This page shows the implementation of the dictionary decorator, intended to transform specific keywords on a page into links or other forms of content. The decorator also uses the light version of lexical transform engine, developed internally by Pelican Design & Development.

Technical aspects

Technically, two approaches were tested:

  1. I started by the tree traversal, where I walked through every leaf, looking for the keywords and transforming them into new leafs. This approach was too complicated, especially with no framework, and wasn't straightforward for text inside tree leafs with children.
  2. Flat regular expression replacement on the whole HTML code was the second attempt. It contains some caveats (see below) and is, by the way, a terrible idea (see Parsing Html The Cthulhu Way or search for similar articles from the same blog). It is still easier than the first one, and leads to really shorter code.
  3. In an ideal world, there would be a third way to do it: parse code with an HTML parser, and then highlight the words. I didn't do it. If you do it and are ready to share your code under Microsoft Public License, please contact us by e-mail.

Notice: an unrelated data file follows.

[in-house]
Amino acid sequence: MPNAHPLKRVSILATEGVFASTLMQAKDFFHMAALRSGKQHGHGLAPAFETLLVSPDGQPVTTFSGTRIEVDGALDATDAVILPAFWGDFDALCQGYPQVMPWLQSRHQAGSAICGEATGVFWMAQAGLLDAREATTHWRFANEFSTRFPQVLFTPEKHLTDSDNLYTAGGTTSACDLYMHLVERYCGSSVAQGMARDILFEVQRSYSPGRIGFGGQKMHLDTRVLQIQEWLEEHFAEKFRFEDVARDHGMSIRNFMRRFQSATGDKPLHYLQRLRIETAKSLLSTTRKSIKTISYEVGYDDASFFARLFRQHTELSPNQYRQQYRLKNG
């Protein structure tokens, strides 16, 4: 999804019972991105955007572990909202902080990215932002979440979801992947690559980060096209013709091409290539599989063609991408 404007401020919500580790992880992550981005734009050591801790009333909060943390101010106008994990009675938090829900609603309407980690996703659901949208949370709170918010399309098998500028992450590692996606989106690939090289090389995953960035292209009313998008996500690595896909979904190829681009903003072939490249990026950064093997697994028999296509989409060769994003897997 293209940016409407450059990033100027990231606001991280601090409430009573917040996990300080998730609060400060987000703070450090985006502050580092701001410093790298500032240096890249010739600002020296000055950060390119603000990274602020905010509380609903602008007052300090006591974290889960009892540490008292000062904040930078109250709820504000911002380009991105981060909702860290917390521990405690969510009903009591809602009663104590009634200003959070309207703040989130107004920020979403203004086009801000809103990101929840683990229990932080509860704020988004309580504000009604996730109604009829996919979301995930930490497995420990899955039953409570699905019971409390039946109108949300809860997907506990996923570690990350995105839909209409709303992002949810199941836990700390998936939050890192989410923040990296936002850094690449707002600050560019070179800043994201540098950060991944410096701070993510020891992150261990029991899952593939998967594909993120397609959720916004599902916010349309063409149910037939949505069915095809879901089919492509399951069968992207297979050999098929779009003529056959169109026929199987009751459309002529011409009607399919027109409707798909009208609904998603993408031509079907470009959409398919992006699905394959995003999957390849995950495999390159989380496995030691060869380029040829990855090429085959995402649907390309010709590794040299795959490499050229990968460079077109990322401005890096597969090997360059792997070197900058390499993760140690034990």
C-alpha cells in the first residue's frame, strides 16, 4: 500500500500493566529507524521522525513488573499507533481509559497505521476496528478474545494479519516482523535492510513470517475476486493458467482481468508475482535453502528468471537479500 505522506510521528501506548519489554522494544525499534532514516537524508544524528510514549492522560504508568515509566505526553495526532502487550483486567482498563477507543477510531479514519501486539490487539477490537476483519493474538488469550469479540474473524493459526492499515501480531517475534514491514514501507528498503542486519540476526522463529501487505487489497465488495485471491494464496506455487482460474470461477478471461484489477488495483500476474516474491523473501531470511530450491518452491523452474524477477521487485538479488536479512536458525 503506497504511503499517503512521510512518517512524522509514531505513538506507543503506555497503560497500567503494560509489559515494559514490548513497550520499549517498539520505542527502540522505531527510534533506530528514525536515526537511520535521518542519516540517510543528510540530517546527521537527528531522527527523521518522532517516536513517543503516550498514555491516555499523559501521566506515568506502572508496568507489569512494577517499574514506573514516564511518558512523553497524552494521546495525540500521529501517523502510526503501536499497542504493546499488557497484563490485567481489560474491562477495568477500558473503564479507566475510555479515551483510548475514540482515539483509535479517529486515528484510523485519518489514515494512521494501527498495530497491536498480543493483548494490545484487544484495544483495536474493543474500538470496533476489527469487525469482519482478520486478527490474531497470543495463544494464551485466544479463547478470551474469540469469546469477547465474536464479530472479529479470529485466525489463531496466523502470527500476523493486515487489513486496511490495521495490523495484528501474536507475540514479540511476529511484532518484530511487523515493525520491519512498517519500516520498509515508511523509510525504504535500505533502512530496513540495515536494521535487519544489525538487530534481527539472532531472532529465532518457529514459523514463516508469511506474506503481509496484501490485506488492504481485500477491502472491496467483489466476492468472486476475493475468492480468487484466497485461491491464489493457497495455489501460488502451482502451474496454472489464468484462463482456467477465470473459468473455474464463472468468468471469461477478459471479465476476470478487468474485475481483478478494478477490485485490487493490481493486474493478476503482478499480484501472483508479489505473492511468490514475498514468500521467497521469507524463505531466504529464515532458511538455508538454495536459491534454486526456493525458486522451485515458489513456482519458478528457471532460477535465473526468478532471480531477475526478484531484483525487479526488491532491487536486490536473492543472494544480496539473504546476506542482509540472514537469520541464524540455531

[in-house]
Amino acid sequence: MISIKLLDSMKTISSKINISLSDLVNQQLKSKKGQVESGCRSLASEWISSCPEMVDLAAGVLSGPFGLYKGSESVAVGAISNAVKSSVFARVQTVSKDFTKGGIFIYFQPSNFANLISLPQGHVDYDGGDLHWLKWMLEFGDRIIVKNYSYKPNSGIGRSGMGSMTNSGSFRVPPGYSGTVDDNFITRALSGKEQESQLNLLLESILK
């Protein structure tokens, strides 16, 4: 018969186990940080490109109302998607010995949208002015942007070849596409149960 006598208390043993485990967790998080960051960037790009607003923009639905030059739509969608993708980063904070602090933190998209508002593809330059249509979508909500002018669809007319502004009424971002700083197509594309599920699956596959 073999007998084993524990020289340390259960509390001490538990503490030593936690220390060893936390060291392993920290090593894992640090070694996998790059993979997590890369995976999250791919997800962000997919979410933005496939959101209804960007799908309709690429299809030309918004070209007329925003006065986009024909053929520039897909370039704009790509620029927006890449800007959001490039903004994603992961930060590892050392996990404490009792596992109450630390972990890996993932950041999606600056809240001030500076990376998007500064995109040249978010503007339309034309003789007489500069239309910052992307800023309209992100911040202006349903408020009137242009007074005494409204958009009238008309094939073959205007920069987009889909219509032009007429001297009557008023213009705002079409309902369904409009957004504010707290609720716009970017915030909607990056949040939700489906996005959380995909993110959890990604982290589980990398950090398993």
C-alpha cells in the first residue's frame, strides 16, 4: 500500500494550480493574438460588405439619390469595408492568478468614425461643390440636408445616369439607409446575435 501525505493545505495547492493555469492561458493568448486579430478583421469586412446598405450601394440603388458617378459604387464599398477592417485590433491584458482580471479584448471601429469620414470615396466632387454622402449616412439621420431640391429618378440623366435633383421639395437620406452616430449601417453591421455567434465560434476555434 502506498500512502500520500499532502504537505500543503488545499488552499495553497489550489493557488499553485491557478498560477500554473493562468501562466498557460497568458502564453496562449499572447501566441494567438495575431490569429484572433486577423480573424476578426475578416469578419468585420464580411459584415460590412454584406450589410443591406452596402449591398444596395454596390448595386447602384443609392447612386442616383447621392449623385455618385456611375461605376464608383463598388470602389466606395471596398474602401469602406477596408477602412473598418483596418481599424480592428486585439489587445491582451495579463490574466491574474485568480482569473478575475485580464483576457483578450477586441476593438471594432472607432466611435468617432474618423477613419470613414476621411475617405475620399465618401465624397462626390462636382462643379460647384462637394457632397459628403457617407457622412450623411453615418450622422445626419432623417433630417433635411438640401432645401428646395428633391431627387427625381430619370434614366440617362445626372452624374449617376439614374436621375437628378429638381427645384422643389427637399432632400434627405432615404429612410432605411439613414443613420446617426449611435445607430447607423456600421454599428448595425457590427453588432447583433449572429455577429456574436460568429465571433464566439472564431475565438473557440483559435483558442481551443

So I've chosen the second approach.

There are still some caveats.

Caveats and limitations

  1. As said previously, the solution uses regular expressions. Regular expressions cannot be used to parse HTML code. XHTML code I use on my pages is very basic most of the time, so I'm pretty sure regular expressions will work for me. Remember that the solution doesn't understand even basic comments or CDATA. In all cases, don't use this code:
  2. The performance is below my expectations. On a quad-core machine at 5% with 8 GB of RAM at 40%, Google Chrome indicates 40 to 55 ms. when decorating keywords of the current page. I would cry if I see one day the metrics taken on a much larger page using an average customers PC, not counting that instead of manipulating the DOM, the current solution changes the document.body.innerHTML directly.

Source code

The minified source code is available for production environments.

If you're interested in getting the original source code, you can access the repository at the SVN server.

In both cases, make sure you've read the copyright notice at the bottom of this page. As usual for me, it's tricky, and different parts are covered by different licenses.

Where to start

Decorator customizations

g.js initializes the dictionary decorator. If you want to customize the template used to decorate the keywords, specify:

var template = '<a href="?k={0}" class="keyword" title="{2}">{1}</a>';

before initializing the decorator, changing the string according to your needs.

Dictionary data

class.DictionaryData.Flat.php is the plugin used to retrieve the list of keywords. You can create your own plugin for your own needs, for example to load the keywords from the database.

By default, the first file corresponding to the dictionary data plugin is used. To change this behavior, you can specify the custom plugin name in dictionary.js.php.